The latest wind-cheating lids are a common sight in the pro peloton - but does the everyday rider need one?

Until Mark Cavendish swept to victory in the 2011 World Championship road race wearing a skinsuit and adapted Specialized helmet that had its vents covered with transparent plastic, aerodynamics had been something talked about in hushed tones by nerdy time triallists.

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Suddenly aero-nerdiness was all the rage, and for good reason. Yes, drafting behind another rider requires approximately 30 per cent less power than riding out in the wind, but what if you could increase that to 36 per cent by judicious application of knowledge gained in the wind tunnel?

That would allow a sprinter like Cavendish to arrive at the finale that crucial little bit fresher than his rivals, and of course the slipperier helmet and clothing would help him outdrag the other fastmen in the dash for the line.

Mark Cavendish wins elite men's road race, Road World Championships 2011

Mark Cavendish winning the elite men’s road race, Road World Championships 2011

So exactly how much time or power could an aerodynamic helmet save? A properly-fitting time trial helmet compared to a standard road helmet is worth about a minute over 40km, according to Michael Hutchinson, multiple national time trial champion and author of Faster: The Obsession, Science and Luck Behind the World’s Fastest Cyclists. For slower riders the gains can be even bigger.

Adam Hansen escapes on stage nineteen of the 2014 Tour of Spain

Adam Hansen’s head was cool enough, but those vents were only slowing him down. Photo: Graham Watson

“A fully-vented normal helmet is the least aerodynamic thing in the world you could put on your head,” says Hutchinson. “It’s about as aerodynamic as a sombrero. It’s designed to swirl air around your head, it’s designed to create turbulence. You’re better off without a helmet at all. And you’re certainly better off with a cloth cap.”


Find the right lid for you


Aero revolution

The latest generation of aero road helmets such as the Giro Air Attack and the Specialized Evade — helmets for bunch racing that have appeared since Cavendish’s groundbreaking Worlds victory — offer a saving that is somewhere between a full time trial helmet and a vented road helmet. Giro claims the Air Attack is 17 seconds faster over 40km (ridden at around 50kph) than its 24-vent Aeon. Hutchinson, however, warns that this figure could vary depending on the shape of the individual rider and their riding position.

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He points out that the aero helmets themselves even use different approaches: “The Giro Air Attack is very, very round and the Specialized Evade is much longer,” says Hutchinson. “And they probably work differently for different people.”

Marcel Kittel wins the 2015 Peoples Choice Classic in Adelaide

Marcel Kittel wearing Team Giant Alpecin’s new aero road helmet. Photo: Graham Watson

For riders looking to reduce their aerodynamic drag in individual time trials, Hutchinson says that for him a long-tailed aerodynamic helmet is faster than a short, stubby one such as the Kask Bambino, as used by Team Sky, providing the tail sits neatly on his back. In addition, it’s crucial to be able to hold that position.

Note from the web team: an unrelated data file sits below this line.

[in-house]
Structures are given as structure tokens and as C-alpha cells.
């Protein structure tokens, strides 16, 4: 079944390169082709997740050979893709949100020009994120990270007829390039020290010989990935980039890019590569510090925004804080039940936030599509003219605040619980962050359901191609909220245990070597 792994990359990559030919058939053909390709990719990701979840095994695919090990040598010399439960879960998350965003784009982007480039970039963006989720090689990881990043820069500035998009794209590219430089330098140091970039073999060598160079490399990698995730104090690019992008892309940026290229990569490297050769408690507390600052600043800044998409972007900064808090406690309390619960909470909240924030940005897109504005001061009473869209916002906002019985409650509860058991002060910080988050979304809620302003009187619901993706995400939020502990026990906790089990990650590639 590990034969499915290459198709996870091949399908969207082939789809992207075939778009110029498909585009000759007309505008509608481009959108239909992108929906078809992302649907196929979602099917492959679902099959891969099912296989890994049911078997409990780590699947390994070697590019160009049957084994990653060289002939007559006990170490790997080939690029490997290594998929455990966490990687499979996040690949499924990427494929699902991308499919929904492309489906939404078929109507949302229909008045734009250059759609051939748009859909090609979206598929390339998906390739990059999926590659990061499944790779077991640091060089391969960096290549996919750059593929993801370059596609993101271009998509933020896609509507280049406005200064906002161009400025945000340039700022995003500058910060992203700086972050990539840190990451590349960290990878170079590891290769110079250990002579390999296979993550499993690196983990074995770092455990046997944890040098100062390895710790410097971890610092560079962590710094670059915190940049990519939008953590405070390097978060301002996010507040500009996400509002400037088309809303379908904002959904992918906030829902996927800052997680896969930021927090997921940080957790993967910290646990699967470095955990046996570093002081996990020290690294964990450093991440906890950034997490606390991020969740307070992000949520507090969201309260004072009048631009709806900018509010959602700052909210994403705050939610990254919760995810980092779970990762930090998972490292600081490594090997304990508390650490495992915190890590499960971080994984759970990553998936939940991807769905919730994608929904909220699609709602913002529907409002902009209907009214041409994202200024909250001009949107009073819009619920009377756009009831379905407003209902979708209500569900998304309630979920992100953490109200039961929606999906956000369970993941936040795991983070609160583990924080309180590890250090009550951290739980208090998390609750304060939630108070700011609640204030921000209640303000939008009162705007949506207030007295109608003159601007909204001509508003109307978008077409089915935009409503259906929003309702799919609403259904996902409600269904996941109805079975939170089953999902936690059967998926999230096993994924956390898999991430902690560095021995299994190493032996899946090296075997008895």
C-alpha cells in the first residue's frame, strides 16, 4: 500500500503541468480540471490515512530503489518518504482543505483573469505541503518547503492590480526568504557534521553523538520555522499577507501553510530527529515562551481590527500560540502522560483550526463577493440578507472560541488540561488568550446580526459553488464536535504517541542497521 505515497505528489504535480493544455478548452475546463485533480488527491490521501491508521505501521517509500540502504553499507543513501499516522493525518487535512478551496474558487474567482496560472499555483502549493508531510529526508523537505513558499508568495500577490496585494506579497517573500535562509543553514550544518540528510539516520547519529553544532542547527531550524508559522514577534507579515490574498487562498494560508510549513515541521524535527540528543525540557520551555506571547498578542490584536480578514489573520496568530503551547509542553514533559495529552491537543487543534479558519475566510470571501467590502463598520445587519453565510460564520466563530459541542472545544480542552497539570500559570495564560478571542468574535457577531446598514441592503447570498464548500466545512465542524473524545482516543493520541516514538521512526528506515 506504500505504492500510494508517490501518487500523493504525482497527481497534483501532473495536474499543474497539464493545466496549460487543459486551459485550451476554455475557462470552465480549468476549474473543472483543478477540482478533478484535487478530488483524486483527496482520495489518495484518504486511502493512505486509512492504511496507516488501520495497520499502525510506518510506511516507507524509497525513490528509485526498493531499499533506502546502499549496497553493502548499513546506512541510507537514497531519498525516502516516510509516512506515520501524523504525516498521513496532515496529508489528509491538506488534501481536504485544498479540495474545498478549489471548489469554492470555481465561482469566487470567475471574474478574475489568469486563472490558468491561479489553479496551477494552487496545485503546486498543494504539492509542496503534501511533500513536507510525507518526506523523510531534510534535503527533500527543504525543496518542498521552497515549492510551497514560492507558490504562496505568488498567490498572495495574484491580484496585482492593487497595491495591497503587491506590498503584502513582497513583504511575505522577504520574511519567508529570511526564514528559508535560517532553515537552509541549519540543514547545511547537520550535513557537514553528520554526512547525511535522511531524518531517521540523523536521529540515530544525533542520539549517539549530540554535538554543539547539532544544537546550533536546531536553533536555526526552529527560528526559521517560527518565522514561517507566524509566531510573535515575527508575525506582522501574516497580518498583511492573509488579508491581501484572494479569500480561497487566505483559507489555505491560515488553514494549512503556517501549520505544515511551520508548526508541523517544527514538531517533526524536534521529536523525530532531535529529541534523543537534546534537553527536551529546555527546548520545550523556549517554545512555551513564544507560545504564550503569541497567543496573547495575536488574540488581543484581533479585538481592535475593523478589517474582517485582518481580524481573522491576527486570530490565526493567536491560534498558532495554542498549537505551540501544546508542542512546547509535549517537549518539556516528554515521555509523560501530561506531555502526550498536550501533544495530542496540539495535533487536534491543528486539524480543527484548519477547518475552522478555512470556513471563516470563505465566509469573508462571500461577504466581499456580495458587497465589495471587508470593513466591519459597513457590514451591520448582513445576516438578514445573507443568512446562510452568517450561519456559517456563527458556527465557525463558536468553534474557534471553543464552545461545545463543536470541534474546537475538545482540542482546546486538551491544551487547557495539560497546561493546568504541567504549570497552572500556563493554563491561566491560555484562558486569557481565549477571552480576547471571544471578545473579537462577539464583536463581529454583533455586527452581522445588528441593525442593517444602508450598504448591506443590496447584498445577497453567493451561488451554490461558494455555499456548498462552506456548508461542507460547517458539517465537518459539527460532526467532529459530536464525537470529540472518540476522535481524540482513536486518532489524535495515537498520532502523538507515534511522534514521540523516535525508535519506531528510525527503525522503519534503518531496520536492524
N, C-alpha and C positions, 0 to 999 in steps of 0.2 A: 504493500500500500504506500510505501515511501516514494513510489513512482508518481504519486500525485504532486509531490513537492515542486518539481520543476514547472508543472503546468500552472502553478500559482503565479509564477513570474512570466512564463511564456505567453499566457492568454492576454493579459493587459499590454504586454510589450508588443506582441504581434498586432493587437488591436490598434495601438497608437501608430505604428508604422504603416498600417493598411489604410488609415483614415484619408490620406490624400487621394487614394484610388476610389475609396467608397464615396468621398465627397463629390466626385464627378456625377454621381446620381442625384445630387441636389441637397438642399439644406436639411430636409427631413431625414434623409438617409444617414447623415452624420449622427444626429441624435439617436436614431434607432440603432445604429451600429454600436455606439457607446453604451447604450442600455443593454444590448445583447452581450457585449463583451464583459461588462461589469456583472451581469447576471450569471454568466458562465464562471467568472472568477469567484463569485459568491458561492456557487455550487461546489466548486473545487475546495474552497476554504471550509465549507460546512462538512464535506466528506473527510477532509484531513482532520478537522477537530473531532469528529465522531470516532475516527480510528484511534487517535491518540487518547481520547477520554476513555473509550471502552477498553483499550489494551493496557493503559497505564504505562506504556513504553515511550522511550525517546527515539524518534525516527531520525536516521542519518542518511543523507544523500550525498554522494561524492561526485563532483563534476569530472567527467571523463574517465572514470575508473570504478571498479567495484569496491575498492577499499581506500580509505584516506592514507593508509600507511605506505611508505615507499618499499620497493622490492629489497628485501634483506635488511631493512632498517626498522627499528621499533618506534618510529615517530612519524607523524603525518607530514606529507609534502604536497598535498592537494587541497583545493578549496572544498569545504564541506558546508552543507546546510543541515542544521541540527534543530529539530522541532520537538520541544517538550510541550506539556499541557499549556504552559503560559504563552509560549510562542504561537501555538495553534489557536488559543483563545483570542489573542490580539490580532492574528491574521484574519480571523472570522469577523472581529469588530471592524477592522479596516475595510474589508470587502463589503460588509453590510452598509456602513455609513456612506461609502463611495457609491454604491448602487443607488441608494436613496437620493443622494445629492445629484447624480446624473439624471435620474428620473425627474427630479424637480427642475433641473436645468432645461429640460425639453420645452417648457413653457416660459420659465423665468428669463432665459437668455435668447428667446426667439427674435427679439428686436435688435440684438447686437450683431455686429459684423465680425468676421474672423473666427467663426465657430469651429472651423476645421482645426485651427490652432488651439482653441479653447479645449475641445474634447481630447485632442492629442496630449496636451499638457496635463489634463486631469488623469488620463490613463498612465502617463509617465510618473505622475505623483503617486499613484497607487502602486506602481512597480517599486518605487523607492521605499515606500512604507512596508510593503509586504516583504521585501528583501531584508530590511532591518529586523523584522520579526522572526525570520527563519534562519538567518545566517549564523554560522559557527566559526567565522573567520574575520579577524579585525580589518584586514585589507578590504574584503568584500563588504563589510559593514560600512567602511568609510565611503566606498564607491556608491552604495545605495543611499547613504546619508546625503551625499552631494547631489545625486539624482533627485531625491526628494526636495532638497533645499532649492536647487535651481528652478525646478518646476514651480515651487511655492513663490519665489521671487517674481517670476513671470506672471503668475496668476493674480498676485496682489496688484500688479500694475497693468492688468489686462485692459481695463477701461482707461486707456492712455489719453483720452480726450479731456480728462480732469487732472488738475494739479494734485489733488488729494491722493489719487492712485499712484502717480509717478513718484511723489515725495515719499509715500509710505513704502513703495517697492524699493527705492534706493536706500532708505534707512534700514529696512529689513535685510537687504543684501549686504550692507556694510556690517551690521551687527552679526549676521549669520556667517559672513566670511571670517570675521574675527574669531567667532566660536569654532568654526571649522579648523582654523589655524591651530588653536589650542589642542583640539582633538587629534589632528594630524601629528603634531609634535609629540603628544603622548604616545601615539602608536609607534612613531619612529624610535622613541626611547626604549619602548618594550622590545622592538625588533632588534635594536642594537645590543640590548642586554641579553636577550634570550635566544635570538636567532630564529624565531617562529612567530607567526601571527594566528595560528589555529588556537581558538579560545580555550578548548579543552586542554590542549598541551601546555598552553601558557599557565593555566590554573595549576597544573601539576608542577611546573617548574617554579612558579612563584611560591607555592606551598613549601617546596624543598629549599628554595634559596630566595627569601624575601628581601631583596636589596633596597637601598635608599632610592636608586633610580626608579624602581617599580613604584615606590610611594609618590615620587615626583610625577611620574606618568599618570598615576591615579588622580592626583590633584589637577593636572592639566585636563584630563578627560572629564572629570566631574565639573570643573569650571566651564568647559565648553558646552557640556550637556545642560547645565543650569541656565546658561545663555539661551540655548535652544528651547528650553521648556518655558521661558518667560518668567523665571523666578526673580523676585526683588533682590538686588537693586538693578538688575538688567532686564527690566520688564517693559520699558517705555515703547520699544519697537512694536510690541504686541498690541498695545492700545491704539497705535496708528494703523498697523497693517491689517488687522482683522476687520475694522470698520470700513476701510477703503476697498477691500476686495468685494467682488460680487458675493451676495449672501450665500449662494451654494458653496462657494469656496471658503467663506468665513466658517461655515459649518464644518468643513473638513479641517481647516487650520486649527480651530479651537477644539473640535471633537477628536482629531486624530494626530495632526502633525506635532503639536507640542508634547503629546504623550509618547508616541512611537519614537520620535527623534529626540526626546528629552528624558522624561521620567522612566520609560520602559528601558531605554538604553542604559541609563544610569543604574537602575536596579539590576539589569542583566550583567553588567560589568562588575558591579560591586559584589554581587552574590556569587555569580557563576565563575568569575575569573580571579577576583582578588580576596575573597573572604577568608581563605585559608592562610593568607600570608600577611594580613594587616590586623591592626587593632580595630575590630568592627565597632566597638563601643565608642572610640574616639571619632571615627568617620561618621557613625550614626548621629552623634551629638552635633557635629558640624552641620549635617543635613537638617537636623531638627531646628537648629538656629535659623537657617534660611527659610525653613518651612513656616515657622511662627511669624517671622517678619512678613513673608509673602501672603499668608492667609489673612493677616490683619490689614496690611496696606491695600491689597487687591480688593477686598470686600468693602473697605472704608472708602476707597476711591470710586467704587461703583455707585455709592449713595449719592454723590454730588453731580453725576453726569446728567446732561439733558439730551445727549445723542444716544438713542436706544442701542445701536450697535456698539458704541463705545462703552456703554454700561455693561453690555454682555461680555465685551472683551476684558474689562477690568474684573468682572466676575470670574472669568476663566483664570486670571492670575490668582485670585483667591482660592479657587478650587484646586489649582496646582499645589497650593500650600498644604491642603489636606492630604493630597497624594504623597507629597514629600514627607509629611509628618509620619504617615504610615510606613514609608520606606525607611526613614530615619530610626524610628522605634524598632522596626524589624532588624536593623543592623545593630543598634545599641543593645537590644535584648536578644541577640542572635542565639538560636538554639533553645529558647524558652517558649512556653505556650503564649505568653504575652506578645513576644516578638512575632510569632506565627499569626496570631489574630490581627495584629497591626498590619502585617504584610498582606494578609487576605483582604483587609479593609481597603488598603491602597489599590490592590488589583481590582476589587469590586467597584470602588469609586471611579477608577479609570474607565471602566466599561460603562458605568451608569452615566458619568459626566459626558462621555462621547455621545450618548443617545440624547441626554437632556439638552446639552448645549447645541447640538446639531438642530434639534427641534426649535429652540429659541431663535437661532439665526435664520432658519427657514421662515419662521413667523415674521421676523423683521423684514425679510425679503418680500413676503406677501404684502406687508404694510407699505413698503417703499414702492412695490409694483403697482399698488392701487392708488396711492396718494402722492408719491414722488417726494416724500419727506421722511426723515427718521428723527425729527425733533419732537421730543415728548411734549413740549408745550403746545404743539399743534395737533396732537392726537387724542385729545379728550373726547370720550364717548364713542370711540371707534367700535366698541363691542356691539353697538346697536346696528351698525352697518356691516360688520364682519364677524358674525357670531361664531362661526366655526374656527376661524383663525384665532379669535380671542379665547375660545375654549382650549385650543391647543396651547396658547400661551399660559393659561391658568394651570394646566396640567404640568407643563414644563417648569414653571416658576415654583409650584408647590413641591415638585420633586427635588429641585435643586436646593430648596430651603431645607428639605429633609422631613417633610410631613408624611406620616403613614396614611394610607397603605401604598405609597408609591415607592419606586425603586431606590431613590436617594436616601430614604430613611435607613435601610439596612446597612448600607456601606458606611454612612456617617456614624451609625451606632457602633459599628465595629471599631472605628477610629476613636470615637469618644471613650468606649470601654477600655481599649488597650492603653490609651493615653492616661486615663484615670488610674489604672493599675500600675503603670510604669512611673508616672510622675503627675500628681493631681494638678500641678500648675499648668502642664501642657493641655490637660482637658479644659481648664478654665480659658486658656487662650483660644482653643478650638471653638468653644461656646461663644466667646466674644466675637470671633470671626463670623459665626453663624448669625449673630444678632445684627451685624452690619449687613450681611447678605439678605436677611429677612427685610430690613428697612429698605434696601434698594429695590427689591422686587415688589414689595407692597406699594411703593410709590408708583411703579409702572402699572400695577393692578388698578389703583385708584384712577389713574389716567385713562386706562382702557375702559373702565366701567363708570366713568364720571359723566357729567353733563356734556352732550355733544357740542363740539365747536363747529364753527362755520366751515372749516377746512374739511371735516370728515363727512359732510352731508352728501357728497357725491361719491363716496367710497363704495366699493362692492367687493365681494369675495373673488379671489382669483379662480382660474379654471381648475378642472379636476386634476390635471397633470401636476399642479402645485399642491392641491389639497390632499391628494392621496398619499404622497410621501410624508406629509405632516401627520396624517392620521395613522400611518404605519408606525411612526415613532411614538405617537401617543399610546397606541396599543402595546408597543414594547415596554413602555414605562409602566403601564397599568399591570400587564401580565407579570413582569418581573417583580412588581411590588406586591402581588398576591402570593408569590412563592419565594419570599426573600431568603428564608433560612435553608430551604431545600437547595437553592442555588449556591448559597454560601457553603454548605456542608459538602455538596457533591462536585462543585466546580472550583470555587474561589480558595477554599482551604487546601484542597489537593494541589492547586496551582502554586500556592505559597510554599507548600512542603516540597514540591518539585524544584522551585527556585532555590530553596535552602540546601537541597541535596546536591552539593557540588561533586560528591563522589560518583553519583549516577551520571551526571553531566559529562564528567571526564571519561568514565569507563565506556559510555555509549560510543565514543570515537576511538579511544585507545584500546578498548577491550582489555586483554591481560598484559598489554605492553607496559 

A glance down at the computer or sprockets sends the tail up into the airflow and the advantage is gone. By contrast, short-tailed helmets such as the Bambino are more forgiving. They may not be as fast in a straight line at zero degrees of yaw, but they perform better in a wider variety of positions and wind angles.

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“If you can’t find a [time trial] helmet that sits neatly on your back, you’re probably better off with something like the Bambino,” says Hutchinson.

It’s precisely because there are so many variables that aerodynamics is so fiendishly complicated. Hutchinson has spent years testing headgear, only to conclude that: “In the end I don’t feel as if I know that much about it. Aero helmets make you faster, yes, and after that the answer to everything is: ‘I don’t know, I’d need to put you in a wind tunnel’.”

Bradley Wiggins on the front for Team Sky during he opening Team Time Trial of the 2014 Tirreno-Adriatico in which they placed 6th

Team Sky have done plenty of wind tunnel work to get their aerodynamics dialled. Photo: Graham Watson

Aero road helmets: yes or no?

Our take

Clearly an aero helmet does make you faster by a measurable amount, but it’s not quite free speed because the reduced ventilation means you pay in heat build-up. When we tested the Giro Air Attack in 2013, our reviewer said: “I didn’t want to race in it once the arm-warmers came off — it was just too warm.” Unless you live in a cold climate, we would probably not recommend an aero helmet for use as your sole, everyday lid. For the occasional Sunday suicide break, however, go for it.

Yes: Michael Hutchinson, author and time trial champion

“The difference [between a standard road helmet and an aero one] is not trivial. If you want to go faster, you will go faster with an aero helmet.

“I can’t understand why anybody who has any notion of getting involved in a long breakaway in a road race wouldn’t wear an aero road helmet. You might be out there for a couple of hours and over the course of a couple of hours you might well save a couple of minutes.”

No: Jon Sharples, TrainSharp coaching

“Let’s remember Greg LeMond won the Tour by the smallest margin in history. If Laurent Fignon had also worn an aero helmet and used tri-bars Tour history could have been very different.

What about the rest of us? I often say to our riders that spending money on a light/aero piece of equipment will give a few seconds once, but you will reap the benefits of investing in your own fitness over and over again.”